- Put the lid down on your toilets and place something heavy, like bricks on top to stop the water coming in through waste pipes;
- Put plugs in sinks, weigh them down with a sandbag, pillowcase or plastic bag filled with garden soil or a heavy object;
- Keep all important documents in a watertight plastic bag in a high safe place. This should include lists of important telephone numbers such as:
- Emergency services;
- Local council;
- Emergency claims line for your insurance broker or insurance company;
- Your landlord;
- Move as much furniture and equipment as possible upstairs, particularly high value items or those more susceptible for water damage. If items can’t be carried, move them away from the wall as this will speed up drying times later;
- Don’t forget about contents in outbuildings or sheds.
- If possible open doors and windows and smear the frame the silicone sealant, then shut and lock them to provide a watertight joint. For flooding deeper than a metre, you should allow flood water to enter the property to prevent any structural damage that could be caused by a build up of water outside.
During a flood
- Do not attempt to walk or drive through flood water – six inches of fast flowing water can knock you off your feet and two feet of water could float your car. Manhole covers may have come loose and there may be other hazards you cannot see below the water;
- Try to avoid contact with flood water to avoid any potential contamination risk.
After a flood
- Boil drinking water before use;
- Do not handle electrical items that are or could have been water damaged;
- If your electricity was turned off have a qualified electrician check the installation before having it switched back on. Equally if your gas was switched off a GasSafe registered tradesperson should check the gas supply before it is switched back on;
- Try to photograph and make detailed lists of the damaged items to assist your insurers in the handling of your claim;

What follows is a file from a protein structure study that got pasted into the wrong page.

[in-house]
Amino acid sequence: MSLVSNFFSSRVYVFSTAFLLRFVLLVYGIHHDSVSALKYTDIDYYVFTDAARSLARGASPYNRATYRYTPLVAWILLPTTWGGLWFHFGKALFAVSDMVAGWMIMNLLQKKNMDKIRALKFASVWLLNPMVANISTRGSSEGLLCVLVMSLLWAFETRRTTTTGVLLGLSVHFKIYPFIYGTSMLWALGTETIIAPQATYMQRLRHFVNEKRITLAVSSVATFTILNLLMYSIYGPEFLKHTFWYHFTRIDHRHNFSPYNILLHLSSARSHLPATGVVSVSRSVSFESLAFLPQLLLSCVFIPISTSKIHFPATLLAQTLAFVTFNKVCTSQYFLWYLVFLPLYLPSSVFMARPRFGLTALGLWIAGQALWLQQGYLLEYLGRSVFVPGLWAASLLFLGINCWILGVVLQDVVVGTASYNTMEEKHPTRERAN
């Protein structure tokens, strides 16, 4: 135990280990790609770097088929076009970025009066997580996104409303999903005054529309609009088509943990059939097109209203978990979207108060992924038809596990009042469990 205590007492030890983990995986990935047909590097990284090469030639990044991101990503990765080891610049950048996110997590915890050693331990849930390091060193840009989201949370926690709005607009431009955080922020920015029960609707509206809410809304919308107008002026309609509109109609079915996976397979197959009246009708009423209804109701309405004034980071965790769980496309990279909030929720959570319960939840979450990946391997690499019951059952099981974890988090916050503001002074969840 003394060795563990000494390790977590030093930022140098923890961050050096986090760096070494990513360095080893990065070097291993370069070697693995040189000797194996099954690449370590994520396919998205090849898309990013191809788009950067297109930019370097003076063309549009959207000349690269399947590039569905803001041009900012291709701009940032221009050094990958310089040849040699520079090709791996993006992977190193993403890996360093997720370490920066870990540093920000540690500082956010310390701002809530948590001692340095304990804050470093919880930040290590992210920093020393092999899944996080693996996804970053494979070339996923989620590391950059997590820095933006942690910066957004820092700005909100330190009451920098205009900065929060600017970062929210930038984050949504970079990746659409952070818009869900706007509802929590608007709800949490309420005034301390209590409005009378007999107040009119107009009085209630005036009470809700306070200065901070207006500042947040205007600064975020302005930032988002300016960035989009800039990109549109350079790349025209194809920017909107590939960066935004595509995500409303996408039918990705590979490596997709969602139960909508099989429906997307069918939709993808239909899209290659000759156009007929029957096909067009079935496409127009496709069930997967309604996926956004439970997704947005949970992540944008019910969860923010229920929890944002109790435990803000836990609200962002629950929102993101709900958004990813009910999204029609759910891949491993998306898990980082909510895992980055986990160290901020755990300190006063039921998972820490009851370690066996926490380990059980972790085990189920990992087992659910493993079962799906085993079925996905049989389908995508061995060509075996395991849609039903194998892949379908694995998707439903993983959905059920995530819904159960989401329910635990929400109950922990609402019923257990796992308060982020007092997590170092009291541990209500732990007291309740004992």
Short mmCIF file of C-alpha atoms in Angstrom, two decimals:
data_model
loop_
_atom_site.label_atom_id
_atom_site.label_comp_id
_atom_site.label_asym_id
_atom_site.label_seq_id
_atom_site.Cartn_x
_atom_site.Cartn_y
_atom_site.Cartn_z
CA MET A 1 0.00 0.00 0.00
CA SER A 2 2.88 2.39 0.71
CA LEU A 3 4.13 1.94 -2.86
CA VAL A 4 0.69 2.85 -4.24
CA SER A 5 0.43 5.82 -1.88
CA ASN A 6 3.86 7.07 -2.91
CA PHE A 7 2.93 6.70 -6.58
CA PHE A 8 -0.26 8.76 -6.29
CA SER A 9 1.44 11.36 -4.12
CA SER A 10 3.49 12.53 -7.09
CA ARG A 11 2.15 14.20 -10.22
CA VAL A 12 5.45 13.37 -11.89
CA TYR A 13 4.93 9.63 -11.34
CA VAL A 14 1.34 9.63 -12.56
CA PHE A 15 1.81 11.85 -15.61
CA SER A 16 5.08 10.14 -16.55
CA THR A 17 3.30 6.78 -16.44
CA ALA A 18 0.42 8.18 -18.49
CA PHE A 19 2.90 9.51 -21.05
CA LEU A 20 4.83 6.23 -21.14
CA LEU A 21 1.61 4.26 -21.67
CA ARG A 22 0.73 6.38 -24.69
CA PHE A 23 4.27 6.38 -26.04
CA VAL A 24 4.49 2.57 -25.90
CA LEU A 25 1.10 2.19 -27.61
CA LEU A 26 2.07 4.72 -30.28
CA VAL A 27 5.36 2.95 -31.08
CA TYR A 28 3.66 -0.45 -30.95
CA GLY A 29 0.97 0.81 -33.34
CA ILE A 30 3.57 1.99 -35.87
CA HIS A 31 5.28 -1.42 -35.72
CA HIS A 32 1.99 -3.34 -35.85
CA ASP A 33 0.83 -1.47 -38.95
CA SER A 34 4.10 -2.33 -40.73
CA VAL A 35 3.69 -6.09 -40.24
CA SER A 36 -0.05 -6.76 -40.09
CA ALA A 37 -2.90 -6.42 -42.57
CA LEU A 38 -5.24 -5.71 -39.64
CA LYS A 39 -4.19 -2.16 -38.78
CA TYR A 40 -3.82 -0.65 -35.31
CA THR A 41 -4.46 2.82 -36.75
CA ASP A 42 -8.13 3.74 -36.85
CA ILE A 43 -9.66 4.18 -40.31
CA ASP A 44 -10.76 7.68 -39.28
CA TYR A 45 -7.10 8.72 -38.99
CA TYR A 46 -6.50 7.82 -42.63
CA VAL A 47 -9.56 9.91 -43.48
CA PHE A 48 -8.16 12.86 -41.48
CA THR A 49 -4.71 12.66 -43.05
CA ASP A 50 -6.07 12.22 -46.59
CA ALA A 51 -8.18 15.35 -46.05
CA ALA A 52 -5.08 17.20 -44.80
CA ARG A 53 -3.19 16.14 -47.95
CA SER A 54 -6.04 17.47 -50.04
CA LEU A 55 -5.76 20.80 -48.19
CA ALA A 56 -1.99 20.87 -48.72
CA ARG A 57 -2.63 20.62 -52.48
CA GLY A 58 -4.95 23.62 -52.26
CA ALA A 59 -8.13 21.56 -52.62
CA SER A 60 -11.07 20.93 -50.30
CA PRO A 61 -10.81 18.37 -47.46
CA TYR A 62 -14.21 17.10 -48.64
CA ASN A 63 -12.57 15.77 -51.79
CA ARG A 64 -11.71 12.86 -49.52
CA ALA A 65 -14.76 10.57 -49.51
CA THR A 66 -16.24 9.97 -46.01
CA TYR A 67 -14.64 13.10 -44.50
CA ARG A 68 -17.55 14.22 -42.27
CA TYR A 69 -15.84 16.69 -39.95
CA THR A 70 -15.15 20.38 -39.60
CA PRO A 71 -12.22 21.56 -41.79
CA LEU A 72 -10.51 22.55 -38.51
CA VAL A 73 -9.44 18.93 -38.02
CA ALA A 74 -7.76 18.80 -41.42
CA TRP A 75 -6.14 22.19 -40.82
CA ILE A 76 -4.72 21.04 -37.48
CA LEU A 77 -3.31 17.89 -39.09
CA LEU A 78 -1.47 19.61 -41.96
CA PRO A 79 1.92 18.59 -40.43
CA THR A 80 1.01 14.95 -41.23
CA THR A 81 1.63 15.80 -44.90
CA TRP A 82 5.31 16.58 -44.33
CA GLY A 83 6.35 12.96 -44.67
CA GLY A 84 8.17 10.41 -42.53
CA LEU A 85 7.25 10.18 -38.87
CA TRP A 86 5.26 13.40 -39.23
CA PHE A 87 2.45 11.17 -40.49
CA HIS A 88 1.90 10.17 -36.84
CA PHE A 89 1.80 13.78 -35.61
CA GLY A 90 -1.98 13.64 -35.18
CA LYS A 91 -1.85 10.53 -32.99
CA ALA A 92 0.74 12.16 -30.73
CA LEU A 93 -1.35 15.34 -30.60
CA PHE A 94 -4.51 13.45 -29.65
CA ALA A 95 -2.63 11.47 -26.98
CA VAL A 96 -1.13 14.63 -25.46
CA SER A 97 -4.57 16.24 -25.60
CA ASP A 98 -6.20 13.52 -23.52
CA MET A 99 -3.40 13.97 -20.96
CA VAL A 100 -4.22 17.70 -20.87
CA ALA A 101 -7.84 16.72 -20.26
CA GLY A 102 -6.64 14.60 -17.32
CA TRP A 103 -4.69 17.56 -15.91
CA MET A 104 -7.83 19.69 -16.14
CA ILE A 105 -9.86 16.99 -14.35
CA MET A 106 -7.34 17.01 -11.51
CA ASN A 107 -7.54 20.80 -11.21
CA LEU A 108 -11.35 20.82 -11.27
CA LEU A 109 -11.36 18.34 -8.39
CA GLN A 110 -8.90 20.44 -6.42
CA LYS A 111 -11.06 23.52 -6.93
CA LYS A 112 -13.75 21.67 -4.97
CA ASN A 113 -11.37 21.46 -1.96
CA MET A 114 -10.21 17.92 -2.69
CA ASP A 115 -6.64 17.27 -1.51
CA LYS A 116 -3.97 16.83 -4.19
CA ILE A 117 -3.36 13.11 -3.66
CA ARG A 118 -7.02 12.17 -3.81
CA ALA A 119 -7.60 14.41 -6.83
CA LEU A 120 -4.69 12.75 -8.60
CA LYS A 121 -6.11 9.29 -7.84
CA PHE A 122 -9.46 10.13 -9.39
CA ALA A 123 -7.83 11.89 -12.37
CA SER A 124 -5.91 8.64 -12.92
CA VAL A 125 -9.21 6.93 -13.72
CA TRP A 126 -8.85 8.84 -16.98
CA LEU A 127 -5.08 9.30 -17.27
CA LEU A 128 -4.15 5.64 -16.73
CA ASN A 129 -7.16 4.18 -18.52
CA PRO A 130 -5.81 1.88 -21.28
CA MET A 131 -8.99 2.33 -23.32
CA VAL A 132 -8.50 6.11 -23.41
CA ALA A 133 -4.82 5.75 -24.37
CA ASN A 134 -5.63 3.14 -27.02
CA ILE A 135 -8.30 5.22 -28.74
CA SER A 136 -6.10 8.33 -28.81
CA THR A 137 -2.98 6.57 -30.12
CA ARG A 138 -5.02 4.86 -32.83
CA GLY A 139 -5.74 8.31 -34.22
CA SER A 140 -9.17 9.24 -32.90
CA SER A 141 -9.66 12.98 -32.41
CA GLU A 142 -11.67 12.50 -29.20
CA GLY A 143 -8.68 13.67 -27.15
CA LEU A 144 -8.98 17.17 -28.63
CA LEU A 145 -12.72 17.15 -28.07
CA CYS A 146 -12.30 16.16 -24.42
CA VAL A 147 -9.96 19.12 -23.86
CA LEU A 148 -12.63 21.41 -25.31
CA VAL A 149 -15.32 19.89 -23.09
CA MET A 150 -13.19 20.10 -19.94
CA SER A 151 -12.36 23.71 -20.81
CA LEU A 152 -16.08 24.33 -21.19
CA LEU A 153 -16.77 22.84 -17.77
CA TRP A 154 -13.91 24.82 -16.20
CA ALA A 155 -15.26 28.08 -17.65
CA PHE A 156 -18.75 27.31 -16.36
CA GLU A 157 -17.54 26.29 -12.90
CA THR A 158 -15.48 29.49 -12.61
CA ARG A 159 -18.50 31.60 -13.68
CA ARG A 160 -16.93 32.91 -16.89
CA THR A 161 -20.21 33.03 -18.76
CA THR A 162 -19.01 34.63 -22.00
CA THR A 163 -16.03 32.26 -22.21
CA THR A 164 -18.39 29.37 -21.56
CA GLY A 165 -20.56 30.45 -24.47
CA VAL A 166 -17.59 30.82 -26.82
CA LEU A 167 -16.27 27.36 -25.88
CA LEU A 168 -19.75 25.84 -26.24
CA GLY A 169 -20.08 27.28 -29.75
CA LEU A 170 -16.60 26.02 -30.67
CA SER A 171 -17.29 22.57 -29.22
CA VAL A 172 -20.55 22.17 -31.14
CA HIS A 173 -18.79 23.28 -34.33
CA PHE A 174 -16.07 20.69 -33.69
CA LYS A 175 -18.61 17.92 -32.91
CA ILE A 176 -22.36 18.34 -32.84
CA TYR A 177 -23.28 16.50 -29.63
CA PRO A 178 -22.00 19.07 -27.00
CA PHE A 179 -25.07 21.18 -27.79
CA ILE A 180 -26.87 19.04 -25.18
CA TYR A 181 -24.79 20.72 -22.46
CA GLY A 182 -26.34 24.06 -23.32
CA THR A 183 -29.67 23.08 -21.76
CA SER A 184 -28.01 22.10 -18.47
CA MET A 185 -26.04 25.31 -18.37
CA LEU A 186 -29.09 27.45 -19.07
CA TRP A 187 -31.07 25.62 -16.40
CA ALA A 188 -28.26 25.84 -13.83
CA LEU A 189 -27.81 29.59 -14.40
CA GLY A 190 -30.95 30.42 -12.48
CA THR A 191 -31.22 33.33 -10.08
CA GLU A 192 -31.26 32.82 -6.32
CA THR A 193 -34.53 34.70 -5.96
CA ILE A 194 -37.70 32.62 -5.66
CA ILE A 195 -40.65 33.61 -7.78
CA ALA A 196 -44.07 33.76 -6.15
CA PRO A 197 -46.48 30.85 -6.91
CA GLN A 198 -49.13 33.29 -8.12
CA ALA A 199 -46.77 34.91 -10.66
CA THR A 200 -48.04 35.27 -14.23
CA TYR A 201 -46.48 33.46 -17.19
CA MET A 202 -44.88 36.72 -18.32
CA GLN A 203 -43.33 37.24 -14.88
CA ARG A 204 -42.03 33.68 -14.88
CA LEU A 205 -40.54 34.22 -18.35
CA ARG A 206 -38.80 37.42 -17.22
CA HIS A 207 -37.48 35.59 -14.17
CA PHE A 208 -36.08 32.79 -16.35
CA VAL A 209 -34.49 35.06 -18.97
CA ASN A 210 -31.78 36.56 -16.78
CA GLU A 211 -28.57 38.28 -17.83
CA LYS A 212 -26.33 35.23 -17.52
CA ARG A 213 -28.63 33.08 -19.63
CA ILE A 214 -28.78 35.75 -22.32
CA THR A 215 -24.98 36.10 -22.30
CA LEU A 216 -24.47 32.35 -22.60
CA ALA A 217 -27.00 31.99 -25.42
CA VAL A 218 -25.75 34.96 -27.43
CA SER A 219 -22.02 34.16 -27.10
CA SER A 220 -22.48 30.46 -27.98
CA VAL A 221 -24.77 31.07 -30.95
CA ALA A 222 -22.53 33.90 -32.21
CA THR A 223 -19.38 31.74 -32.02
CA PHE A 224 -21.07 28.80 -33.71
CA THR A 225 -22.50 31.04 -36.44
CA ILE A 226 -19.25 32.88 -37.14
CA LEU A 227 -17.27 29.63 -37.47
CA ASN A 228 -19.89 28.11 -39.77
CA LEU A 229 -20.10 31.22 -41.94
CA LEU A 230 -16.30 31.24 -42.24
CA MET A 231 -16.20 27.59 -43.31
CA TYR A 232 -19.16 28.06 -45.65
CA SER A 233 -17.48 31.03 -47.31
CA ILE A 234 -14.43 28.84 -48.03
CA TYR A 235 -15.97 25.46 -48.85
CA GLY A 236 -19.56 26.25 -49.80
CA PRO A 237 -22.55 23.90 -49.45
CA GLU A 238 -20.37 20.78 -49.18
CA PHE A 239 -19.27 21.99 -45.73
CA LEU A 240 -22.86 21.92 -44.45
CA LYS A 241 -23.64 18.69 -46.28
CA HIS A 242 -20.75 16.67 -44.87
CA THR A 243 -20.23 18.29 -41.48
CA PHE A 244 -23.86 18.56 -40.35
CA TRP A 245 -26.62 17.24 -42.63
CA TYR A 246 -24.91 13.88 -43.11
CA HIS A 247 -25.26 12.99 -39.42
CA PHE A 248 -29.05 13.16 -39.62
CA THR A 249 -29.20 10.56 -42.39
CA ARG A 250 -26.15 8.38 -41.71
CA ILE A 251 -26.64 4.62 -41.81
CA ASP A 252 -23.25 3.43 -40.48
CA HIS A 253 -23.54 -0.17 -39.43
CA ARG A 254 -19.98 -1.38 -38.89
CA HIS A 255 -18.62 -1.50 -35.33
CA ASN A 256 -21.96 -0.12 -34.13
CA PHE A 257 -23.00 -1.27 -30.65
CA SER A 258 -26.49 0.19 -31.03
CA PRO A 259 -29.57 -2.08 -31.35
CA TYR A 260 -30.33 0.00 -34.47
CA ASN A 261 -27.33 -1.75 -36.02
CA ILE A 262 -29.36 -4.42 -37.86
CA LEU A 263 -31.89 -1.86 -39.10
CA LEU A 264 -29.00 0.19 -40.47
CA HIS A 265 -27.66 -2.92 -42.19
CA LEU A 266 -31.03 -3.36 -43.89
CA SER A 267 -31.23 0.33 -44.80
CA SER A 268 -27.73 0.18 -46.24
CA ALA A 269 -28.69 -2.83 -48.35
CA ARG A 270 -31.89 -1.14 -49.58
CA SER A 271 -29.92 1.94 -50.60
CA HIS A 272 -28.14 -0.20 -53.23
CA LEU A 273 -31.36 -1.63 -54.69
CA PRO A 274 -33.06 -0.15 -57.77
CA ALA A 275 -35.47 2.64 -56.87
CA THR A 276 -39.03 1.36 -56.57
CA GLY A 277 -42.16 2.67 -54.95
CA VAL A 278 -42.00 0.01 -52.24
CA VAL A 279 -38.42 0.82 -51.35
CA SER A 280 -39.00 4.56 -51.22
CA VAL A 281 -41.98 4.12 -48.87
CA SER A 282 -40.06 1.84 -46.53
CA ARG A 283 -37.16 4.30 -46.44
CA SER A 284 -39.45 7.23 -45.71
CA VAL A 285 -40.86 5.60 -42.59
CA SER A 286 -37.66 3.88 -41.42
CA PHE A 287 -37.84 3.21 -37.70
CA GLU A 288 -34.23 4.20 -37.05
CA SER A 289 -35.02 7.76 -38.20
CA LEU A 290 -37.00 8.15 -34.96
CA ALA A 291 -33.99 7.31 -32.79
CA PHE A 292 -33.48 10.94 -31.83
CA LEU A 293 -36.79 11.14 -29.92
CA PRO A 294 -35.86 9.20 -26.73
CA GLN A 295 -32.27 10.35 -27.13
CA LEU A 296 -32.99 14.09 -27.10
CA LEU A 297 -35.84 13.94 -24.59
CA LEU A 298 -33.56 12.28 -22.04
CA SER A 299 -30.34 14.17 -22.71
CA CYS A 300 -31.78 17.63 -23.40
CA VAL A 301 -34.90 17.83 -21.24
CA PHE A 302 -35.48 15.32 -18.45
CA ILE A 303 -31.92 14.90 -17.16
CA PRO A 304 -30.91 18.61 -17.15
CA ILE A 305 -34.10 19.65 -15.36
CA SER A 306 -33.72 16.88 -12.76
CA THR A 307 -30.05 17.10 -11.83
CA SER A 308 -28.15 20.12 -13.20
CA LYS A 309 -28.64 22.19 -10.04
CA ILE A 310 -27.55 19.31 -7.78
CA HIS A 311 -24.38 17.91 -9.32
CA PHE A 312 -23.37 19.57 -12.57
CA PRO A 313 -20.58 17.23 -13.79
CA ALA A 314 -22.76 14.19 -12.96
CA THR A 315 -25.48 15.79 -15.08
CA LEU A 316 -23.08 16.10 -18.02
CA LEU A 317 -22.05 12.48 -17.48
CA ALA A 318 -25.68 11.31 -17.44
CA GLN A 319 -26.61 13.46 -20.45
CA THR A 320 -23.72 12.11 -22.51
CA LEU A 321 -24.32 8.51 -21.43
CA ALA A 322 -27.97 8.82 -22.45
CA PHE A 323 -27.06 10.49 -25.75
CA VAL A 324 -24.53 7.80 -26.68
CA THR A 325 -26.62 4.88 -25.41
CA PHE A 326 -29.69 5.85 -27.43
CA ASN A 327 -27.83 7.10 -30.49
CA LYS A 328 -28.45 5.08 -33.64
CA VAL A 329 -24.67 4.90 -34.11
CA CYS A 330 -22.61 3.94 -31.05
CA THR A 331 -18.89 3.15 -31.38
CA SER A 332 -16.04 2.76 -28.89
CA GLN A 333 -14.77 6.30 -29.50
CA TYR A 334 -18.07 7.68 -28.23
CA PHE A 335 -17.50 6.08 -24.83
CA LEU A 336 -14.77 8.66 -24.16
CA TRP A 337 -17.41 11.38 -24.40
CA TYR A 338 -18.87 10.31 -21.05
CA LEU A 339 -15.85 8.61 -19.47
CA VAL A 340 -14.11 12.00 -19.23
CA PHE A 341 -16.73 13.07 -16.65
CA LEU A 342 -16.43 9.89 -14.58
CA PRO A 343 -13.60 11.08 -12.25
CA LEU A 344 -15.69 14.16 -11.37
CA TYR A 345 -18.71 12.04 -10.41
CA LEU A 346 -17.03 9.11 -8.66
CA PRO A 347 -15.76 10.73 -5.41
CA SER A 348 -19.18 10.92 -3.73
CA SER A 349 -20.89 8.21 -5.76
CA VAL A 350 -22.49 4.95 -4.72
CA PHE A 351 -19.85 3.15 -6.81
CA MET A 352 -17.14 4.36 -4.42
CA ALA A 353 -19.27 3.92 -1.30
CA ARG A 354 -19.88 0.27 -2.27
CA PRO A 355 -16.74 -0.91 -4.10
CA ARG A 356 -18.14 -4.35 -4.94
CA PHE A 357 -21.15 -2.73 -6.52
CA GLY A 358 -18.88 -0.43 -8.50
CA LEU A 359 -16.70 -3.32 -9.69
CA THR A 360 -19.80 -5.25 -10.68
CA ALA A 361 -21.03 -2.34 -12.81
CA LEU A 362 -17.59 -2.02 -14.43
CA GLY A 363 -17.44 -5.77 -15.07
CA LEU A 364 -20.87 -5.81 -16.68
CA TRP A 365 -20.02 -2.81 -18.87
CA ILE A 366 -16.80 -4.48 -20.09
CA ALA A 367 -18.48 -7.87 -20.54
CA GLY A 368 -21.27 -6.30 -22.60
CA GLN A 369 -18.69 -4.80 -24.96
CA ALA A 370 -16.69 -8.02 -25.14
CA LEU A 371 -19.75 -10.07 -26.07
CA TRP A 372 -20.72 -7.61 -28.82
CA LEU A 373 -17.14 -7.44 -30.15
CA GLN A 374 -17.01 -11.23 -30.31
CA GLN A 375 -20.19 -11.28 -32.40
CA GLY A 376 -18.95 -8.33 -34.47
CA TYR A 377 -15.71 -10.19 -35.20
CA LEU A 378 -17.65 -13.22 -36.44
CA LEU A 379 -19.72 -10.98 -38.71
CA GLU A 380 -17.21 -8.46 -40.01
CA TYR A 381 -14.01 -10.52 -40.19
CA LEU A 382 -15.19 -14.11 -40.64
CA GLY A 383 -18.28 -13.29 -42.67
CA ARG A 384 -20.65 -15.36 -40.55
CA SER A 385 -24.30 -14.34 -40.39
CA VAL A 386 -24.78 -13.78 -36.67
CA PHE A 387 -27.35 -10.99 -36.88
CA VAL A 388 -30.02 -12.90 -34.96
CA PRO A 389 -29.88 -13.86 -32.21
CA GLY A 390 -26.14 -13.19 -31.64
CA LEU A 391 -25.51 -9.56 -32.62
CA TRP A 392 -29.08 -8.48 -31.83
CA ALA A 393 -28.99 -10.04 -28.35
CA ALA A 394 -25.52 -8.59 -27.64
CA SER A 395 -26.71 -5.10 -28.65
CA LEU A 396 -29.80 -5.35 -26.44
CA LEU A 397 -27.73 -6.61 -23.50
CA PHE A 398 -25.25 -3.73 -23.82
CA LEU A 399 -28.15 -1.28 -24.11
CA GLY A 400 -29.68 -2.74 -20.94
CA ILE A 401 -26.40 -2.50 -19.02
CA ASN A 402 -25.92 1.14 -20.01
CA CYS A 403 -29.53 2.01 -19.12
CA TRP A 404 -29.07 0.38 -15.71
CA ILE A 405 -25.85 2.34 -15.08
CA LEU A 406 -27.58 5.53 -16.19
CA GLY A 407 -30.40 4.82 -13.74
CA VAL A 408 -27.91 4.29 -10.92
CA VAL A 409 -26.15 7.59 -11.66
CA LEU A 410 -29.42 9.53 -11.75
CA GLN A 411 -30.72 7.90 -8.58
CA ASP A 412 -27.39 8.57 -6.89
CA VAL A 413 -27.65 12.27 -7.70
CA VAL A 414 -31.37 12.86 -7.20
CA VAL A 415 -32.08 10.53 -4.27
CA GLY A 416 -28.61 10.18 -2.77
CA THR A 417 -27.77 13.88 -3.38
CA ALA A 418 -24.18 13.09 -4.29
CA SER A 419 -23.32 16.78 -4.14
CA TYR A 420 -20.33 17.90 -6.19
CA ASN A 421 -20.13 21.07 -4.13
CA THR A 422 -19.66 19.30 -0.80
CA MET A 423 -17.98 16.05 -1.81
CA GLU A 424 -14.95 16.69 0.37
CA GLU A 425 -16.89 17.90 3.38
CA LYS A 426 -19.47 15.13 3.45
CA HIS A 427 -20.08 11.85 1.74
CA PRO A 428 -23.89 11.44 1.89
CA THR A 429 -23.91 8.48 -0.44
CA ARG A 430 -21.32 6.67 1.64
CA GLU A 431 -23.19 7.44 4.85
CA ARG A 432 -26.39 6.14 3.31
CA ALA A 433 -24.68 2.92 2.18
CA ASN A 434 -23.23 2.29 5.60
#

- Wear appropriate clothing and gloves when handling anything that has been contaminated by flood water. Remember floodwater often contains sewage, so take sensible hygiene precautions.
- Consider making changes to your premises to minimise the impact of future floods. This could include things like raising electrical sockets higher up the wall, replacing plaster with a water-resistant version or replacing timber floors with concrete.
Moving to temporary premises
If your property is too damaged to use as a nursery and you manage to secure temporary accommodation, English nurseries need to contact Ofsted straight away as you will need to be registered for temporary accommodation. Welsh nurseries must contact CSSIW (page 5 of the notification form refers to change of premises). Scottish nurseries must complete a “notification” form by logging in to the Care Inspectorate website
Make sure you let your insurance provider now if you are using a temporary so that appropriate cover can be added to your policy.
Make sure you keep parents informed and involved as much as possible.
For more information on preparing your business for the effects of flooding visit talk to a member of our Early Years Business Support team on 01473 346118 or by email at email@example.com